Outage management is a core skill for a software engineer to acquire and is critical to achieve high availability of an online service.
First, ideally, you receive an alert that triggers a notification that shows a degradation of the health of the service. The first thing to do is to acknowledge the alert only if you are able to follow up on it.
If your company has an outage or team channel, it is useful to drop a quick note about the outage in case it is useful for someone else facing related issues.
Next is to absolutely avoid forward fixing. Usually, you or an engineer on your team will have an idea of what caused the outage and might be tempted to just deploy a fix. The problem is that most of the time emergency deploys end up exacerbating the problem.
Your first priority should be to return the service to a state of normalcy
You should first try to rollback to a previous deploy or configuration if the outage matches with a deployment time or a configuration change.
In addition, you should check if the outage is happening in all data centers/regions. If not, you should fail over to the healthy one.
Anything you do while failing over or rolling back should be done gradually as this might cause further deterioration or introduces new problems.
If this solves the issue, you can breath a sigh of relief and catch up your breath. Otherwise, it is time to start digging.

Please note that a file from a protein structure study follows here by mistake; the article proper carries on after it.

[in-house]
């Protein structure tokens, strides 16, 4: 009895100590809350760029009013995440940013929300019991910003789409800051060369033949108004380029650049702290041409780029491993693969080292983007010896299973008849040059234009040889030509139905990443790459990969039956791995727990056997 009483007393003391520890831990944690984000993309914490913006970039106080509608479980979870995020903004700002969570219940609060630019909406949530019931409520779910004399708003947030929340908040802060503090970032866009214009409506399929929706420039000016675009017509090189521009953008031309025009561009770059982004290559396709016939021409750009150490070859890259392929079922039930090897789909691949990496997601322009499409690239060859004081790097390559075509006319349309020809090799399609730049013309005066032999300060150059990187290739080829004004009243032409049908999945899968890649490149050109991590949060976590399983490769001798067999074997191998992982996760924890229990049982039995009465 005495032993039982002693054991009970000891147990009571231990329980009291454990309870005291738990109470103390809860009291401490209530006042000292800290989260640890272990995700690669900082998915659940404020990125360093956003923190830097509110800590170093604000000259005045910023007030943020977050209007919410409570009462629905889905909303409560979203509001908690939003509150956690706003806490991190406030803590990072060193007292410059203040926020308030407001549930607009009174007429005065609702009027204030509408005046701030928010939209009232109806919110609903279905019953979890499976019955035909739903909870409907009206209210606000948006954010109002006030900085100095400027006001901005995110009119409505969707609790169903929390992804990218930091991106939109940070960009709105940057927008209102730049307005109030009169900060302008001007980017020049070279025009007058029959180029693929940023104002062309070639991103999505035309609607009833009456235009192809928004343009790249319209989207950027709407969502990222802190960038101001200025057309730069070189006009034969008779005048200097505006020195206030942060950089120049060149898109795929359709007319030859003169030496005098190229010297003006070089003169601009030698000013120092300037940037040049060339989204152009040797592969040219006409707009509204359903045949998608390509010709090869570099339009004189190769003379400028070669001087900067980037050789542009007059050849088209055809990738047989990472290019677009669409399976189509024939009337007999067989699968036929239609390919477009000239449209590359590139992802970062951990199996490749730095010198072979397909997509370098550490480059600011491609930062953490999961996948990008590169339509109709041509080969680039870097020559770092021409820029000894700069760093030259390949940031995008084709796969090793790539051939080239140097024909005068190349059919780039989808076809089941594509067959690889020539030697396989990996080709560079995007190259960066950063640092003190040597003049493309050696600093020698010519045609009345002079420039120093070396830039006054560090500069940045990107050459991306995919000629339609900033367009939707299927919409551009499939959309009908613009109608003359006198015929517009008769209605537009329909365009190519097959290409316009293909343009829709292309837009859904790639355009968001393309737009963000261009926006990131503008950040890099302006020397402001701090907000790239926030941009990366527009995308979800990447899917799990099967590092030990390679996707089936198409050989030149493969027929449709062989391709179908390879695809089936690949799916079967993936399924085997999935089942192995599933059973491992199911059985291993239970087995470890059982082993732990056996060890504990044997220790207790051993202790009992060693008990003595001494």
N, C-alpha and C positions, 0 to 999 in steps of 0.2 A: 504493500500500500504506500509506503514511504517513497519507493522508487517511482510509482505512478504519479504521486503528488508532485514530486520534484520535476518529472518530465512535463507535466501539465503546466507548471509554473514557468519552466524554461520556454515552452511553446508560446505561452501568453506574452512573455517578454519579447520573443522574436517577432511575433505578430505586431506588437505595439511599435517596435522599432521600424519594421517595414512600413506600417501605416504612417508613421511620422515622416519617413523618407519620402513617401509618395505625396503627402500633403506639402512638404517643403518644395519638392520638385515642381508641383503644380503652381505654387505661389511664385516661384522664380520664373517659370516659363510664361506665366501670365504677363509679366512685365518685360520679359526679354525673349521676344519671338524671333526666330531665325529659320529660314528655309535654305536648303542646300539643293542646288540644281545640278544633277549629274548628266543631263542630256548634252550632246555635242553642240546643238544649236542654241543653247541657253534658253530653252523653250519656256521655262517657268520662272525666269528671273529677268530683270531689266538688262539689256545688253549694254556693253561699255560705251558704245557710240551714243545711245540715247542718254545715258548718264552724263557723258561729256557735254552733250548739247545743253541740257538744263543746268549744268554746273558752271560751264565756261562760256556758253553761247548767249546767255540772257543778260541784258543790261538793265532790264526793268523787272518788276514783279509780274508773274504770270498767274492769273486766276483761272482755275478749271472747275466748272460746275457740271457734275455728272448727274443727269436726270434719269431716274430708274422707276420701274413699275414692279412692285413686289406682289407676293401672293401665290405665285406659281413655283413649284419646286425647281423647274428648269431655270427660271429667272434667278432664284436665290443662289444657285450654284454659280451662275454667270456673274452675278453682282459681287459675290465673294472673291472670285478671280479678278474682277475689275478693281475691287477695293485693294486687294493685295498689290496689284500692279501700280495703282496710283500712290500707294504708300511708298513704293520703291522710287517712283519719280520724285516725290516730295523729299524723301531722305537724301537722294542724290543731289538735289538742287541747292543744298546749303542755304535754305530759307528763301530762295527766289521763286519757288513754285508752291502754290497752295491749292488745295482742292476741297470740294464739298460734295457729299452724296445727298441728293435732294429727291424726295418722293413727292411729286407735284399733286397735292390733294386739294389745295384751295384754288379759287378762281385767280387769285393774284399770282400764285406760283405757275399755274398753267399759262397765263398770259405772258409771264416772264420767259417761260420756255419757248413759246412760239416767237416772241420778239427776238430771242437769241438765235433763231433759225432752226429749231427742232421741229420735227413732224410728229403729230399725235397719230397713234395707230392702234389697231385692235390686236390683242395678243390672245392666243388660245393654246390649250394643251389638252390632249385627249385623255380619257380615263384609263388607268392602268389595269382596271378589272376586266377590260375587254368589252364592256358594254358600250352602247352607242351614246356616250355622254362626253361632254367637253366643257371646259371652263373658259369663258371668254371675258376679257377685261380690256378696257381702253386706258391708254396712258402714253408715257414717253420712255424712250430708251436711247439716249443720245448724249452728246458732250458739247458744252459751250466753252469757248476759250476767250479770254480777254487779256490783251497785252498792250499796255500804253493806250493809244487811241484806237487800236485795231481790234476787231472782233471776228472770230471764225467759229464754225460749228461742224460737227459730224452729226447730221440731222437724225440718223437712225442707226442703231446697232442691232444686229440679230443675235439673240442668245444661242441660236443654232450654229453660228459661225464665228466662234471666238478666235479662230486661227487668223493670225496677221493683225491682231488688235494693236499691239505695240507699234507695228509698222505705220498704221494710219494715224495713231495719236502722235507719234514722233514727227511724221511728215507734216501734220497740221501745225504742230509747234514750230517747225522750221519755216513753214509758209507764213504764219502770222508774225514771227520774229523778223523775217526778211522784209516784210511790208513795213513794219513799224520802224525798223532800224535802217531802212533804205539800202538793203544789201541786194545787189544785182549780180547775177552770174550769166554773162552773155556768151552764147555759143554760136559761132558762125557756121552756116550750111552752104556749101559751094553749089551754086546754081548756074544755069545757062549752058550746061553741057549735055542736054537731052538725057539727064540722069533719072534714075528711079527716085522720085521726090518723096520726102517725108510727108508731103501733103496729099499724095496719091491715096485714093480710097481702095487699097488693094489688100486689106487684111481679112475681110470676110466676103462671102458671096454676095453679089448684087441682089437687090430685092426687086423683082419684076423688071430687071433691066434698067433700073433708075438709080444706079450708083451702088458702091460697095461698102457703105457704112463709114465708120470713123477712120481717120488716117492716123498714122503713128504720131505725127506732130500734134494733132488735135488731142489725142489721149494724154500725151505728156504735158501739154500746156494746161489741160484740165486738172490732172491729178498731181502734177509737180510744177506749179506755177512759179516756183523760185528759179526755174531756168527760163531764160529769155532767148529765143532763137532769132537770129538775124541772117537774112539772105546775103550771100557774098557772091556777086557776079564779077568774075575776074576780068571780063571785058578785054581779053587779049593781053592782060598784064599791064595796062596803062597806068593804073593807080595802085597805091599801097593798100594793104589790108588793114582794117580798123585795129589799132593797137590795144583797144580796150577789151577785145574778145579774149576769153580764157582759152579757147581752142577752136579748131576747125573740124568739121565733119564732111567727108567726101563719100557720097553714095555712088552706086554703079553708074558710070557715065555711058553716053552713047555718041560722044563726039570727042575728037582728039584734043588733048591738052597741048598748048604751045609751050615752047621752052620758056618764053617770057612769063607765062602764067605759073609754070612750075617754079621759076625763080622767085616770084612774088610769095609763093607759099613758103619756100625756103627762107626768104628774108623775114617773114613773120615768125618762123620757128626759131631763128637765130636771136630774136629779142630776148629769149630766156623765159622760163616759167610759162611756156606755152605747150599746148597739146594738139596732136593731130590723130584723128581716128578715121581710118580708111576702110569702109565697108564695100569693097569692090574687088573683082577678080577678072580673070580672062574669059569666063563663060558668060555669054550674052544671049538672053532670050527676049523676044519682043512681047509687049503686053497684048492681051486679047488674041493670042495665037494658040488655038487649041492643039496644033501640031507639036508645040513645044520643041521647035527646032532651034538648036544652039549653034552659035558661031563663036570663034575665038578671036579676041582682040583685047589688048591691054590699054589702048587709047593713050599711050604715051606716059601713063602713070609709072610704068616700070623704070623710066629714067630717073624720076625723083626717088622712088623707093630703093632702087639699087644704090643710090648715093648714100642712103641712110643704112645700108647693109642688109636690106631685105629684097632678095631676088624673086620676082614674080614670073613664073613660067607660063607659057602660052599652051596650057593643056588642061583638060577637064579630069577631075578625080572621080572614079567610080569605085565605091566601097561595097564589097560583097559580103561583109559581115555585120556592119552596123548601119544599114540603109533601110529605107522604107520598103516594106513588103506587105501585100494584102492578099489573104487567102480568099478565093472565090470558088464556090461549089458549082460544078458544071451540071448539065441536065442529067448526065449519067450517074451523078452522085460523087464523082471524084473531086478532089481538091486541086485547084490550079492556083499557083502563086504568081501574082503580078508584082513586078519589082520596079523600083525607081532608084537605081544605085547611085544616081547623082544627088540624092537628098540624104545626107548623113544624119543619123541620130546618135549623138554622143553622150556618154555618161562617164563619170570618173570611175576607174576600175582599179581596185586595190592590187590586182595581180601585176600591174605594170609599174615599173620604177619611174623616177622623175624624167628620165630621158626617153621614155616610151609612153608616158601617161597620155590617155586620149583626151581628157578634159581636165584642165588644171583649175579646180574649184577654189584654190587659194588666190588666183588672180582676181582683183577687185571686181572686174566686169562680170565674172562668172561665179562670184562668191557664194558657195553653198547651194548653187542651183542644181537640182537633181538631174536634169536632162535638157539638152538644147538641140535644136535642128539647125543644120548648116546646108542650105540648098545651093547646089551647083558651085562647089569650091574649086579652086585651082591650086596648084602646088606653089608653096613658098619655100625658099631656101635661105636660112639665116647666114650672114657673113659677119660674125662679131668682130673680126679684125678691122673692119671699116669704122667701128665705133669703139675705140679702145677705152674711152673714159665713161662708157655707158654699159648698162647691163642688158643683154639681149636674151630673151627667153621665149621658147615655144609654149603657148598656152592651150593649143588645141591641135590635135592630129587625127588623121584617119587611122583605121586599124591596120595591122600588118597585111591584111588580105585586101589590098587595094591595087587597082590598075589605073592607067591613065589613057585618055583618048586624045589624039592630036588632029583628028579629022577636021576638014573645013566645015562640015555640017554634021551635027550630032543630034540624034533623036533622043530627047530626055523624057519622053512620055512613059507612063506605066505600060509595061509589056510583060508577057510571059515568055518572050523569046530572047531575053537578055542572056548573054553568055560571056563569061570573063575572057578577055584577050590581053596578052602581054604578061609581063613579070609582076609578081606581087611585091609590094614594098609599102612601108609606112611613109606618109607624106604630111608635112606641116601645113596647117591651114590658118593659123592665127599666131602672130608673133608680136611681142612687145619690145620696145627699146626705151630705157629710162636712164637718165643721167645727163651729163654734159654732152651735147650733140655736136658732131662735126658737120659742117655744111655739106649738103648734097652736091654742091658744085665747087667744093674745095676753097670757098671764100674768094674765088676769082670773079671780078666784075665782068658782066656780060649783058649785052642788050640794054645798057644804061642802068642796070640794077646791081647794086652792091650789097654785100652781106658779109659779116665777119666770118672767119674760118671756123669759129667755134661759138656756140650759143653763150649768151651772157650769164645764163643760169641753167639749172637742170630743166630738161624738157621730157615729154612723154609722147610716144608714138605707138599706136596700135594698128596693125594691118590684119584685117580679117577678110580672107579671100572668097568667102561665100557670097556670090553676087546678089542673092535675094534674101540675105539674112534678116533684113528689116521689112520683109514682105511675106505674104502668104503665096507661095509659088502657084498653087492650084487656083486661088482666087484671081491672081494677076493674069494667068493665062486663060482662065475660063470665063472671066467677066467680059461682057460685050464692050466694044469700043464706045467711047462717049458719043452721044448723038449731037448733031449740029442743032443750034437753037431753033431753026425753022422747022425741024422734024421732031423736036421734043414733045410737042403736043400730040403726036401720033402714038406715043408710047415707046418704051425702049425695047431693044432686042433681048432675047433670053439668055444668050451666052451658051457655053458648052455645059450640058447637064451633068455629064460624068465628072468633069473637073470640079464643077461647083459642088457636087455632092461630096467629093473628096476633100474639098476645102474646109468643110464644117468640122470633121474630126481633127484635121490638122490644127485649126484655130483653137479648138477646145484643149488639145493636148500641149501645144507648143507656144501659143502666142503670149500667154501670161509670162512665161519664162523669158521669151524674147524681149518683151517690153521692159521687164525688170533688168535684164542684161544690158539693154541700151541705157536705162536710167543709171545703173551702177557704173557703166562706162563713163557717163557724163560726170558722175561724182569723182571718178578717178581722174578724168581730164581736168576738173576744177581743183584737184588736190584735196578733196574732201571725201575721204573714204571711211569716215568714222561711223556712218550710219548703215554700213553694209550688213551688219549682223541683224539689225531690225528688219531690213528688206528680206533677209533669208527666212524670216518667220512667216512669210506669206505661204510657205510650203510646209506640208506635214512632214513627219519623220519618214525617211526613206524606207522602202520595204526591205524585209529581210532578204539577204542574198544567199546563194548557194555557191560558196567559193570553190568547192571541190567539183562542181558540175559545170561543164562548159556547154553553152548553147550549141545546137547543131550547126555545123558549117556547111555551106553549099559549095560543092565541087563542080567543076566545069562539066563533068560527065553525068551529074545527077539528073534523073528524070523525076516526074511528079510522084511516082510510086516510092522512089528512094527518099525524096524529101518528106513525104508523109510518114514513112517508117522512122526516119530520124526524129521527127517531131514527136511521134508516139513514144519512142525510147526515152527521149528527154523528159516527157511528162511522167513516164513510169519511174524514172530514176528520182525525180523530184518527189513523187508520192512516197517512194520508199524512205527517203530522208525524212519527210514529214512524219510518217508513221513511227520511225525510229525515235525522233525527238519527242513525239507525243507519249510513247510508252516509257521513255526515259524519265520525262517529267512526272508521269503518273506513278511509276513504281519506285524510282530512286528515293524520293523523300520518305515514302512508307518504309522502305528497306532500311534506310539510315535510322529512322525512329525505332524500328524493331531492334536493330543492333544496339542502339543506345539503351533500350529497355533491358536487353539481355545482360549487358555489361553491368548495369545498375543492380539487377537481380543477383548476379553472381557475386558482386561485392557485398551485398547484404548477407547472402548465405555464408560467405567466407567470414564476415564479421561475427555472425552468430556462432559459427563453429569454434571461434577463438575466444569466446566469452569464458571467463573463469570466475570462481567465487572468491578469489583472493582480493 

If you have a secondary on-call, it is a good idea to get in touch with them. Your team culture should encourage this. Handling outages alone is unhealthy and everyone benefits from an extra set of eyes.
If the outage is a high severity one, you should start an incident page, join a zoom outage and start actively paging folks and on-call engineers to join the meeting.
Next, you should try to find the health of your downstreams, upstreams and see if anything there is unhealthy. After this, you should see what changed in your systems. You should check deployments, configuration changes, experiment running, logs, etc…
If this still does not help, you should try to get a repro either directly or reach out to impacted users and try to see what is special for them that might be causing the outage.
You should try to identify if the impact is effecting all users, some users, regions, features, etc.. This will help you close in on the root cause.
In parallel, you should also deconstruct your systems and try to see which ones are healthy and which ones are not
Communicating during the outage is important. If you are the incident manager (we use to call them commander at Uber), you should keep iterating the knowns/unknowns, update the incident page when possible and delegate tasks. Staying calm and level headed is crucial.
In reality though, the best way to prepare for outages is through work you do prior to them happening. Things like instrumentations, dashboards, rollout strategy, redundancies, etc… Engineering excellence in your organization is highly correlated to them.
Finally, no discussion on outage management can end before we talk about Post Mortems. It is such an important topic that I dedicated previously a post to it by itself.
Software Engineering from the Frontlines Course on Maven
If you liked this article, I will be teaching a “Software Engineering from the Frontlines” course on Maven where I will teach hard-learned lessons I acquired developing large-scale products at companies such as Uber, Airbnb, and Microsoft.
Thanks for reading Software Engineering Tidbits! Subscribe for free to receive new posts and support my work.